This is it's own philosophy with all of it. Introduce certain parts while warming you up to the words. We still haven't learned 'ser' vs 'estar' yet. I think it's novel. Just focus on learning and less on what you don't know. And you should probably focus on one language at a time too.
But I am glad we have this because I just am. Embedded words. That's how we learn our native language. Nobody teaches chlidren correct grammar but if they hear correct grammar, they learn it through context and repetition. ASSOCiAtiONS make us more automatic with our words. we are just learning that it is also past tense and contexually learning a difference with an easy adverb for a past tense use of it.
ah! Marie. I am glad to read your comments. It is exactly what i say since i started learning foreign languages when i was very young ( i speak 7 of them but not those you see me studying here with the exception of french-italian-portuguese, spanish and german, which i am doing for fun and to see how DUO is teaching them. LEARN LIKE A CHILD IS LEARNING HIS MOTHER TONGUE, BY IMITATION. bzw I am 78 .
I think that it's because Duolingo is ultimately based on teaching us individual words. As Mark2020 explains here, the present and simple past tenses are the same for many verbs in the first-person plural, so when Duolingo needs to give us a past-tense verb (which is pretty much necessary to go with "recientemente"), it thinks that those are available.
you cannot say WE WALK RECENTLY. therefore it is evident that it MUST be WE WALKED. I have it easy because I do speak spanish ( castellano) as my third mother tongue, after french and german ( or rather Swiss german = Alamanisch). Sometimes we have to imagine things. it doesn't matter if we make mistakes. it is only those who don't do anything that don't make mistakes. Let your imagination flow young women and men. The fact that you are learning foreign languages is the proof that you DO have a lot of it. This will keep you for ever young. I will be 79 in a few months.
depende amigo mio. Yo vivo desde mas de 50 anios en America Latina, mas que todo en Ecuador y ahora también Peru. Aquí también se utiliza nosotros y vosotros aunque mas nosotros que vosotros.( no tengo la N con tilde en mi teclado, por eso escribo anio. sino hay una confusion desagradable a veces.No le voy a desear FELIZ ANO, por eso escribo FELIZ ANIO !)
I believe it is more appropriate to use the present perfect because the time of the action is not precise. I would rather say: Hemos caminado recientemente. And not preterito indefinido. Example: Caminamos ayer. This is the preterito indefinido, with a specific time given.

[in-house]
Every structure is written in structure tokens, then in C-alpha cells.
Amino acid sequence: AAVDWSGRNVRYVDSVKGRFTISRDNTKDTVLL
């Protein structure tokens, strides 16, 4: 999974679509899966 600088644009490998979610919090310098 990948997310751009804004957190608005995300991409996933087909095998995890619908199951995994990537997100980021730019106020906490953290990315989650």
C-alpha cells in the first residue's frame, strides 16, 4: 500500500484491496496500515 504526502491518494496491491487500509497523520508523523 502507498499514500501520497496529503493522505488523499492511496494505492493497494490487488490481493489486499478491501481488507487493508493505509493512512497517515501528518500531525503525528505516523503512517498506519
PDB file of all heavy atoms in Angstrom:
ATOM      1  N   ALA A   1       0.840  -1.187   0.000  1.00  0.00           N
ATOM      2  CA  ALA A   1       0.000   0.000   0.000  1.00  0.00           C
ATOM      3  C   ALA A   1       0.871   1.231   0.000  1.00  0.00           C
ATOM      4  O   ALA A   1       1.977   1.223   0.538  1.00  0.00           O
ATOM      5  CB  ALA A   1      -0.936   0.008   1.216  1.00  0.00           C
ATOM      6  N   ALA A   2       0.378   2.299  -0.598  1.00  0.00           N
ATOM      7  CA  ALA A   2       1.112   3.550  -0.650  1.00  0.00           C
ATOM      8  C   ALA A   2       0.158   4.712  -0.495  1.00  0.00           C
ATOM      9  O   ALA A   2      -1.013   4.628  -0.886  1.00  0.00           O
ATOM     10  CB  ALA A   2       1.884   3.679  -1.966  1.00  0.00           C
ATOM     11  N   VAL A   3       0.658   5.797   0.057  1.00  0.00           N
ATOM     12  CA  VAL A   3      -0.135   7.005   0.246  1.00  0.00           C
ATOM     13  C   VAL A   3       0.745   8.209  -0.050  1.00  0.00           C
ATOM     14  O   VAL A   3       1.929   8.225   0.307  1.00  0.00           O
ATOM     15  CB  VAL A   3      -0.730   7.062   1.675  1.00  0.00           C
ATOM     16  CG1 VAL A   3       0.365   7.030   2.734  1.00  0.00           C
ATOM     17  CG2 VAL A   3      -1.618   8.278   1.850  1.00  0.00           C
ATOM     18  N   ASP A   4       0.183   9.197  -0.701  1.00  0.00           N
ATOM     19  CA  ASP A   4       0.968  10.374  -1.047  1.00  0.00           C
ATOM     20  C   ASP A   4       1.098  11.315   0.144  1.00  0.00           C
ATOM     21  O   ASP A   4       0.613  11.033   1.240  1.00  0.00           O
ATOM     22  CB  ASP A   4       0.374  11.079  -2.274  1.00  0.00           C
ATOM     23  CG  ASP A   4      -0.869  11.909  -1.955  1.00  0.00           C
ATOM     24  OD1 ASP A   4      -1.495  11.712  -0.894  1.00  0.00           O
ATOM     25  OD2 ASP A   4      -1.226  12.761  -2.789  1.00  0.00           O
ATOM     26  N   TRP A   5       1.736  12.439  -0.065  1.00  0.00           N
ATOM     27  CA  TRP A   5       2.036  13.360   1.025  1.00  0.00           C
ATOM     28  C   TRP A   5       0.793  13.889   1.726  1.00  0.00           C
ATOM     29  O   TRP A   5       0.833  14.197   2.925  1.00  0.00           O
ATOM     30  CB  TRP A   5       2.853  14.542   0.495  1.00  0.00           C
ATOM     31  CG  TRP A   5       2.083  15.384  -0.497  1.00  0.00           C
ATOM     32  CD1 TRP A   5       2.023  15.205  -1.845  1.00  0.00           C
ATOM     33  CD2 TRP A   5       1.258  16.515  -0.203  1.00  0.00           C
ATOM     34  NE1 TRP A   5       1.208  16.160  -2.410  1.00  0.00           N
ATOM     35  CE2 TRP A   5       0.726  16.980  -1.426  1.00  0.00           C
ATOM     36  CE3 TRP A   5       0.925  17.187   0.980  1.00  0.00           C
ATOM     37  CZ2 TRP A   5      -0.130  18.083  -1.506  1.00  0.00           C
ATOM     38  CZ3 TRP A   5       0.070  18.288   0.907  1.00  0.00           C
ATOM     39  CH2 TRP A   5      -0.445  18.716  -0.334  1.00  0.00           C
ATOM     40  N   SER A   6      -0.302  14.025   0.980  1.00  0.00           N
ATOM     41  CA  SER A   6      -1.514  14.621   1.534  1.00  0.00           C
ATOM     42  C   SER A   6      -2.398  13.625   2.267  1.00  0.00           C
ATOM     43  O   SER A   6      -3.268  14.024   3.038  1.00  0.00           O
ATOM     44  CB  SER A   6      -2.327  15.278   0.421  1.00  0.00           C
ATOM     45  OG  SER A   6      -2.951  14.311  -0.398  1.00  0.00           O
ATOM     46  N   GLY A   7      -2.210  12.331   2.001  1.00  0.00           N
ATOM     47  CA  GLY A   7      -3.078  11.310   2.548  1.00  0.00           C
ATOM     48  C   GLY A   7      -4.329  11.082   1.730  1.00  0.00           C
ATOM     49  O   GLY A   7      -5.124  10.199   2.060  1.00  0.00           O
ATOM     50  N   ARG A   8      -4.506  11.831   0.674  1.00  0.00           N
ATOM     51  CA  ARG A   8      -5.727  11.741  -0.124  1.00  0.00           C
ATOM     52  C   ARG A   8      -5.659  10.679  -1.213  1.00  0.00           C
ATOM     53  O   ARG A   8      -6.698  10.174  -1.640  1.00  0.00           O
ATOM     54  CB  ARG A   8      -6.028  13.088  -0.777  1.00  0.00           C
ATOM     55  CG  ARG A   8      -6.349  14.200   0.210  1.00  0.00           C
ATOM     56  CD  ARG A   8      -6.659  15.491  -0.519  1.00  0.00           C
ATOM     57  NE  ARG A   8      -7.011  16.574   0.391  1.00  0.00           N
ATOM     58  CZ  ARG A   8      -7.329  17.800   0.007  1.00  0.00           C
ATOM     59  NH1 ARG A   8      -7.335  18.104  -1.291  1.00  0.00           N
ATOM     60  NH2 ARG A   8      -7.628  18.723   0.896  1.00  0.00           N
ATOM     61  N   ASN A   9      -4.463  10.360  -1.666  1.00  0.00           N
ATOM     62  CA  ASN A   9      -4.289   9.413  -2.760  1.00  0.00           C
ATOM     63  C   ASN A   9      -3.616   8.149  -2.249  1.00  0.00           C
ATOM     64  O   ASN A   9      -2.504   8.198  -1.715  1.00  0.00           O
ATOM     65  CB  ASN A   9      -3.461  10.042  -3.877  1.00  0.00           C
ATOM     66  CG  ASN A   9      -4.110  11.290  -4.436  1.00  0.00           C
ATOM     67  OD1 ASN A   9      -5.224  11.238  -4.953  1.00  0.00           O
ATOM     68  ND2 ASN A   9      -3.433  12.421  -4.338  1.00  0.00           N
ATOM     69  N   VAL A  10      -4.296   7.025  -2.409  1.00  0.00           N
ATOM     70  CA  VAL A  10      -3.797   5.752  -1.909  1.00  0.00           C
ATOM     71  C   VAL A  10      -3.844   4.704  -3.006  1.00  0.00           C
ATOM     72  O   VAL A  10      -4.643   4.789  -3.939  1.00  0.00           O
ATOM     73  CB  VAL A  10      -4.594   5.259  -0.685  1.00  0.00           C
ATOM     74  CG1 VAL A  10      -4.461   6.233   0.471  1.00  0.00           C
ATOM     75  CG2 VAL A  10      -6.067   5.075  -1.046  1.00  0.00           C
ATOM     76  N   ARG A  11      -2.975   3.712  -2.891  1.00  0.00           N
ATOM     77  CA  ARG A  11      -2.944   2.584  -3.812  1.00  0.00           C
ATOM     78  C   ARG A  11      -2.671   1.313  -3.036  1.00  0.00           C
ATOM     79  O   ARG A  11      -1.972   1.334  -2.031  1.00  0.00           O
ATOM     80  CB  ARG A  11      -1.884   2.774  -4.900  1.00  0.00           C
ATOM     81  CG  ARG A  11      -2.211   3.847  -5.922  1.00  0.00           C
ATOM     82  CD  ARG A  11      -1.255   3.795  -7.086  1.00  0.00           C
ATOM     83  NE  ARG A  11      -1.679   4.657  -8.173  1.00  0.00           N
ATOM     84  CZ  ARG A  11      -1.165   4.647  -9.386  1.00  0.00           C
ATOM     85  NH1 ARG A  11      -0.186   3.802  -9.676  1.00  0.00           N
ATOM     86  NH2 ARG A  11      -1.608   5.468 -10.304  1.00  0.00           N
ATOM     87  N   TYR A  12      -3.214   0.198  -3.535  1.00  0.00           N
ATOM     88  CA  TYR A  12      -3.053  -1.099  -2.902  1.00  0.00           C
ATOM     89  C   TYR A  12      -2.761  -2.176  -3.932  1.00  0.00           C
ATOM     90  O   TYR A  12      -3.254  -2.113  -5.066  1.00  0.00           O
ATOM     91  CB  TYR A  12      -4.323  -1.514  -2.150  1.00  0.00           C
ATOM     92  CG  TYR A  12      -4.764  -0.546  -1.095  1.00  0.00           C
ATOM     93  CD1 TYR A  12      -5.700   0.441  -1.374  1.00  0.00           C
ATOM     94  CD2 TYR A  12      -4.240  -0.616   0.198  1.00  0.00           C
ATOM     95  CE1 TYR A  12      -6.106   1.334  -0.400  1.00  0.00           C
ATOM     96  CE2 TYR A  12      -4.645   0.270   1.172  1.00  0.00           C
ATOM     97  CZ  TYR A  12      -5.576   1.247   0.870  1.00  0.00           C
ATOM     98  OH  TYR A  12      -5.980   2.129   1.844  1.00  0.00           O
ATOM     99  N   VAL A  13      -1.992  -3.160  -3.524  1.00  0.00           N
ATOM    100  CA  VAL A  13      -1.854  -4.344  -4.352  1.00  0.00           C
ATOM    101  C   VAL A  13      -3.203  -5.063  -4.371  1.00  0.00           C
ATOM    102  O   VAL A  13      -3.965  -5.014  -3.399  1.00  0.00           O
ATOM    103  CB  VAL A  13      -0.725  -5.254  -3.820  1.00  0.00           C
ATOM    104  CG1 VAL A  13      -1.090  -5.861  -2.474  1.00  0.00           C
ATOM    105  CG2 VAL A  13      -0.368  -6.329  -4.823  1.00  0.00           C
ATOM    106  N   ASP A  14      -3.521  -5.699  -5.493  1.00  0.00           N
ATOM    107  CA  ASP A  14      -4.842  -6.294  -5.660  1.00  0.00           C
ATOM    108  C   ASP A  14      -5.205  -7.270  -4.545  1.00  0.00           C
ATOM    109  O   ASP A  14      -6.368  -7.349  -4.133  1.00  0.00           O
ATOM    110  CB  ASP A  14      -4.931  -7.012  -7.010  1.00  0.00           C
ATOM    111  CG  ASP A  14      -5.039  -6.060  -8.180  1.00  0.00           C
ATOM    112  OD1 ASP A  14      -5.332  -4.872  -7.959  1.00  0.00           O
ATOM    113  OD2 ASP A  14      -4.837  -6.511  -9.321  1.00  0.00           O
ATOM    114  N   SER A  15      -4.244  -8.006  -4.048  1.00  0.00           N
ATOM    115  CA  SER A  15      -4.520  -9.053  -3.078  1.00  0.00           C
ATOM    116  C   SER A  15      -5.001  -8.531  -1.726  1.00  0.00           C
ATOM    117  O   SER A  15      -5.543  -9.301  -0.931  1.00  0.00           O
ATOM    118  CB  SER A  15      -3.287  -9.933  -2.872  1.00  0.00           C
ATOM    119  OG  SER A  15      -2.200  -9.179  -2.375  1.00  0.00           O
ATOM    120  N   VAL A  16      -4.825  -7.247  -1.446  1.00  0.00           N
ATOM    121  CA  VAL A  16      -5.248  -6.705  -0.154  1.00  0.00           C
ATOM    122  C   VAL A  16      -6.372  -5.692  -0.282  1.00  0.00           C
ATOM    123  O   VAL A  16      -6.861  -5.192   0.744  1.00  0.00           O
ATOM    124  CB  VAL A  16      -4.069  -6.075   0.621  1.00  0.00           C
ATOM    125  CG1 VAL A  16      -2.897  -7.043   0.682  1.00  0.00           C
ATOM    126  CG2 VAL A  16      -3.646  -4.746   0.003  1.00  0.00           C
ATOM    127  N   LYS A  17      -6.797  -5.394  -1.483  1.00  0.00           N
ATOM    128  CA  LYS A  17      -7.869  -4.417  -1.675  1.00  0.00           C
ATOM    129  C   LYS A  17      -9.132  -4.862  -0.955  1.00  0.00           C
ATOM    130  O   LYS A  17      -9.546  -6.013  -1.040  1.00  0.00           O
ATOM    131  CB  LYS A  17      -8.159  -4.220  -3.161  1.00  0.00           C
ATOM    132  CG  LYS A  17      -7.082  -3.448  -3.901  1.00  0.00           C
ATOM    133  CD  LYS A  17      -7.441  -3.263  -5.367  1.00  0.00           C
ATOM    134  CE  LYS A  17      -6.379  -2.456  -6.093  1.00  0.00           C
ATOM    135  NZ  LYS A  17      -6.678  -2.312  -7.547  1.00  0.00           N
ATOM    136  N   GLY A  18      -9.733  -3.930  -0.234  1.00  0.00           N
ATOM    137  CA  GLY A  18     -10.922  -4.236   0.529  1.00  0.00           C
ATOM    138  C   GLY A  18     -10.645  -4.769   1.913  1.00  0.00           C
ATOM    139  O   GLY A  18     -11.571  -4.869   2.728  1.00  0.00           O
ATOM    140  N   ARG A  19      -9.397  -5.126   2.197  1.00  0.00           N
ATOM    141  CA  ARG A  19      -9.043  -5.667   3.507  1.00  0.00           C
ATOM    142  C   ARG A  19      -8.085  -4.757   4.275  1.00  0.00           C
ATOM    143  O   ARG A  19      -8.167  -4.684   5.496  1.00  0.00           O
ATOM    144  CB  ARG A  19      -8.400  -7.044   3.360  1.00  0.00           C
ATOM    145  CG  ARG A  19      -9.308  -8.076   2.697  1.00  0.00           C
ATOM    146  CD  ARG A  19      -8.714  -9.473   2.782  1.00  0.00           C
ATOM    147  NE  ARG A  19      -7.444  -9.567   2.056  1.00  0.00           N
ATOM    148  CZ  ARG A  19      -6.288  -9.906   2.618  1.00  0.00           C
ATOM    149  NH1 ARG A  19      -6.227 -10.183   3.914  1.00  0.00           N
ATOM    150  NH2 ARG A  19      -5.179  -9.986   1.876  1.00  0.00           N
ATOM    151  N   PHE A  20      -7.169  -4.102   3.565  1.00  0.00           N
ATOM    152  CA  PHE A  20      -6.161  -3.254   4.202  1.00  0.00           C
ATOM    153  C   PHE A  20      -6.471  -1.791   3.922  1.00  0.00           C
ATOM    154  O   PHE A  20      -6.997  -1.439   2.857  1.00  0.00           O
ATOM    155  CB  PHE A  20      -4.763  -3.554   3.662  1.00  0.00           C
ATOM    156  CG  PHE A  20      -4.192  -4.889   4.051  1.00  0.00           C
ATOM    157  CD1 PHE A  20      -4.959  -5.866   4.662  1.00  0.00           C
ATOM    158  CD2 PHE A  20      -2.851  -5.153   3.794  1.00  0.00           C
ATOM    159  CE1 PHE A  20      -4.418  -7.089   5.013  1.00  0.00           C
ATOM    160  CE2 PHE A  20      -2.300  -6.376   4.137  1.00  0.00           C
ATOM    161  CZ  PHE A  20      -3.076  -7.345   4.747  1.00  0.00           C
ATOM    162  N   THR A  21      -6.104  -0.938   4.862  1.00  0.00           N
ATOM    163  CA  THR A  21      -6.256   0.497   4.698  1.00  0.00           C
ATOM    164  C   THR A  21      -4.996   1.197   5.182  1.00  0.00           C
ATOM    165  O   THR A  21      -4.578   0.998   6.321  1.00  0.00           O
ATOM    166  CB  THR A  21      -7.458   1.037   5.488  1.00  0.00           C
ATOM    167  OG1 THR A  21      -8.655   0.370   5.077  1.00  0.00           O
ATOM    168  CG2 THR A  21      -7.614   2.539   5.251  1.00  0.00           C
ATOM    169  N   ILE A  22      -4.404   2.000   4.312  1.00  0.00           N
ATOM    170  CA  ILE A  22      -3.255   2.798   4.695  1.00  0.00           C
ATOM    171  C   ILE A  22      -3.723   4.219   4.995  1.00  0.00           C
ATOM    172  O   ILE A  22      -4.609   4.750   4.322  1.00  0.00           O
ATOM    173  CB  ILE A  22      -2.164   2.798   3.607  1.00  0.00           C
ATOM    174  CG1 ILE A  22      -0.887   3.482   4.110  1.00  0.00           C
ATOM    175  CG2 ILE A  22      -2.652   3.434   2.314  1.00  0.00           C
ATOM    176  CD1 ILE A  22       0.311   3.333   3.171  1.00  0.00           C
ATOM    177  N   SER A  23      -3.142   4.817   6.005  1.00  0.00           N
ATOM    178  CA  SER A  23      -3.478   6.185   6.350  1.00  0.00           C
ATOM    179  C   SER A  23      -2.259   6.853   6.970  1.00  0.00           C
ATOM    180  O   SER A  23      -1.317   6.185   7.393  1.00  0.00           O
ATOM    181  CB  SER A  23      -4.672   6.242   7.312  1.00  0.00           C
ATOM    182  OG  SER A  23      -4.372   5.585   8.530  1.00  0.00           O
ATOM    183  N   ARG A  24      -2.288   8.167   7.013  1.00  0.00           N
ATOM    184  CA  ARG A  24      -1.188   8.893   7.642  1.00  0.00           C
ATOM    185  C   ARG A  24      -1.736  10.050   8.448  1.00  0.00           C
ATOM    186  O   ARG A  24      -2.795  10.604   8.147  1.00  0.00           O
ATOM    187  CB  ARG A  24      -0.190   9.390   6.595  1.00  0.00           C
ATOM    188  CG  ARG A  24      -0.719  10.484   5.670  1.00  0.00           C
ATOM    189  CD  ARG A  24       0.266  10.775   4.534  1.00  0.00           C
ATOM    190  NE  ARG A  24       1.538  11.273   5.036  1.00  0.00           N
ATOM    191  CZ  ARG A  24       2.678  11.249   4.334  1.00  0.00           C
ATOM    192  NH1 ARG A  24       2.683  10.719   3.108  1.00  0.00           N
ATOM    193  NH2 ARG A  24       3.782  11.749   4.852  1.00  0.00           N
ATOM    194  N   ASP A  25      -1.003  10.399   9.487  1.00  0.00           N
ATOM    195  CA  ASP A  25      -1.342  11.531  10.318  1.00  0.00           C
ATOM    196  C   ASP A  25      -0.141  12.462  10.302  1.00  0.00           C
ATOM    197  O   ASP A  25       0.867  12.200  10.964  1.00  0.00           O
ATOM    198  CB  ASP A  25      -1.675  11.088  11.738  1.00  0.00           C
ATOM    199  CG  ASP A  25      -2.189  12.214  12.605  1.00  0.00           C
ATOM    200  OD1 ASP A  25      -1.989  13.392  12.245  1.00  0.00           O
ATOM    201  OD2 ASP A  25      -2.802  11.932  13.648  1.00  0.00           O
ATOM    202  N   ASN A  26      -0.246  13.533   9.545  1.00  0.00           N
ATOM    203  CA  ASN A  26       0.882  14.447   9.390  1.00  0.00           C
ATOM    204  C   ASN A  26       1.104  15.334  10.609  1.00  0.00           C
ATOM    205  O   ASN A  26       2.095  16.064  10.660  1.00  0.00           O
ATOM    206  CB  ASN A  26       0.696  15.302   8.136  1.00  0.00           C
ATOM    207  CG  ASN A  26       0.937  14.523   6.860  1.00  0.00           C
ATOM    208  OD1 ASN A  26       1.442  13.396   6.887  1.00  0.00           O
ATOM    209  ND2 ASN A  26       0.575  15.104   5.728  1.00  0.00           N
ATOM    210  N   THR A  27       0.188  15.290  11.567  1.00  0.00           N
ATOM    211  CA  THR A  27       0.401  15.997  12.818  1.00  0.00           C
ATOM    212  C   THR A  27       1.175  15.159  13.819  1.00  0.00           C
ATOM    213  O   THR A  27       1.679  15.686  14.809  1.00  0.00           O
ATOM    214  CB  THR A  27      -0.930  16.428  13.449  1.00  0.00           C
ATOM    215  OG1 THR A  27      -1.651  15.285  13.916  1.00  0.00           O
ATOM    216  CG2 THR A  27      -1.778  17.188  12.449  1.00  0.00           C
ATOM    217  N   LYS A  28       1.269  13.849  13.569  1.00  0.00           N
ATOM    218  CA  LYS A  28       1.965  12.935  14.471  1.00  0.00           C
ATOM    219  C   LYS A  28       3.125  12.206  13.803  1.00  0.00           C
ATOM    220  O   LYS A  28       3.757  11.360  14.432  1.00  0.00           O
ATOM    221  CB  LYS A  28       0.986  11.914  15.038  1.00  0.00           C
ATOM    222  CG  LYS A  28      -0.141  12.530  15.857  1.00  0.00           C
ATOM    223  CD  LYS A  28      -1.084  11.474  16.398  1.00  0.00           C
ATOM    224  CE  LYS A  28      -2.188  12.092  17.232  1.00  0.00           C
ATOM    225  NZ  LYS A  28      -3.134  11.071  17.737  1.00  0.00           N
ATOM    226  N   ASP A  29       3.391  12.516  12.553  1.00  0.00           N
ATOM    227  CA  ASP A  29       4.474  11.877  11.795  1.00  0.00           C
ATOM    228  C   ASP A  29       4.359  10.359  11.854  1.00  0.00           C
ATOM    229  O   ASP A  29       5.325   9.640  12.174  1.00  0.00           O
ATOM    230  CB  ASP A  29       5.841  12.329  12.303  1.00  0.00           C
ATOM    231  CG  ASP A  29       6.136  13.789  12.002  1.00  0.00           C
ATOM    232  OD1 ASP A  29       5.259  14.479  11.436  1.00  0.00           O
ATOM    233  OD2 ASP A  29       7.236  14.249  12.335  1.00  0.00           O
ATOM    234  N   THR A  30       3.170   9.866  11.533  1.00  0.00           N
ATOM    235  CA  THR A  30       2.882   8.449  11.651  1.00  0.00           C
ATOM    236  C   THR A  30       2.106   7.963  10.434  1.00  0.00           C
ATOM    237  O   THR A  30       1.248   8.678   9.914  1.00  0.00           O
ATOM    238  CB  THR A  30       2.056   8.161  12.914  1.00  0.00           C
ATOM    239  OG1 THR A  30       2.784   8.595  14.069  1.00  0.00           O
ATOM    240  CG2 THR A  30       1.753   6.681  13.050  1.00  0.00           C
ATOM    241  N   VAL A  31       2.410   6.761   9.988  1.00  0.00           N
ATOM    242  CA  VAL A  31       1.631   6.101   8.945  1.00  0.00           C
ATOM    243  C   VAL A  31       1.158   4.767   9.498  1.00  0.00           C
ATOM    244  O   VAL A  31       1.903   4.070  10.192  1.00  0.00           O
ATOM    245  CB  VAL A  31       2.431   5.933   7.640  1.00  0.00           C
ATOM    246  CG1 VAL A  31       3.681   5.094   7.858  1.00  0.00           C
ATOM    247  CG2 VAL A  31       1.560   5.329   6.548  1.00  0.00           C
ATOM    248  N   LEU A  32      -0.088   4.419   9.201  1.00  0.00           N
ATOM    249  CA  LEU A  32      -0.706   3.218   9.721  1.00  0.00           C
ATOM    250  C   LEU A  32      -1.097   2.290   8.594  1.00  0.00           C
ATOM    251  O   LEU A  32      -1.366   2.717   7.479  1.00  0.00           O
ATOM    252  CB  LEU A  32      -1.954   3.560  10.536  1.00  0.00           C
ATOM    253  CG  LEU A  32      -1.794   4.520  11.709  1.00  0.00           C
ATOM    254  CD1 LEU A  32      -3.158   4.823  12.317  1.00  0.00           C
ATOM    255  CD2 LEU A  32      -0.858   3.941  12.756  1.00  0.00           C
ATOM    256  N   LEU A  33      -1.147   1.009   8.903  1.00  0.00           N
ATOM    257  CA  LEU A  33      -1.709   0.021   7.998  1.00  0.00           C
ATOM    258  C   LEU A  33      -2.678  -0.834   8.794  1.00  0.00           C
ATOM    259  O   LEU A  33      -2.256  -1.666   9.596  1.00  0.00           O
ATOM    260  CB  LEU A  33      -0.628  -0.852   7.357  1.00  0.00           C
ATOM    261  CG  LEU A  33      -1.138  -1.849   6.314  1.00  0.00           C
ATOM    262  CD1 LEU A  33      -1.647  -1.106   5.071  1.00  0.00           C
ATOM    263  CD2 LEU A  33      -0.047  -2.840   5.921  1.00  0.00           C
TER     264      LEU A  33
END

Thank you for this clarification. I couldn't understand why you kept saying 'we walk' should be accepted when "recently" clearly indicates the need for past tense. This sentence helps clarify your meaning (I used to drive, but lately I walk because it is better exercise). Personally, I hadn't thought of this sentence in that context. Just serves as a reminder of how interesting and multi-faceted language can be. Thanks.
Agreed "we walk recently" is not a logical sentence, but I tried it out of interest to test the software and guess what...DL says it's OK! This doesn't help learners at all. And I can't see how I can be 47% fluent according to DL when this is the first time I've been required to use anything other than the present simple.
This website may serve a purpose for learning some vocabulary or doing a bit of revision (how I'm using it) but it isn't really going to teach anyone to be a competent user of the language.
it seems a good start to really own those words and get them laid in with associations...we learn words that way in our native language, not just first starting with present and then past...we learn through hearing it over and over...Dad went to work. Look around. Dad is gone. past tense notions begin to form. Every word contexual...and then someone makes a chart to help folks who learned it a bit differently can come to agreement and be editors and get paid.
It can be a logical sentence in this sense:
"it's not far to drive to work."
"Recently, we walk." Can it be done without the comma? Some editors in context would allow it. It can be "Recently we walk" or "We walk recently." it's an ongoing recent pattern due to being close to work, needing exercise, or the car is broken.
But it seems that it is much fuzzier or wrong without the comma and no context.
I think also you can mean the present continuous situation where the car is broken or you live close to work with others in your location and say, "Recently, we walk." The comma in some contexts would not be needed, perhaps, but alone without context, a comma would be needed in my opinion to show present ongoing behavior that began recently.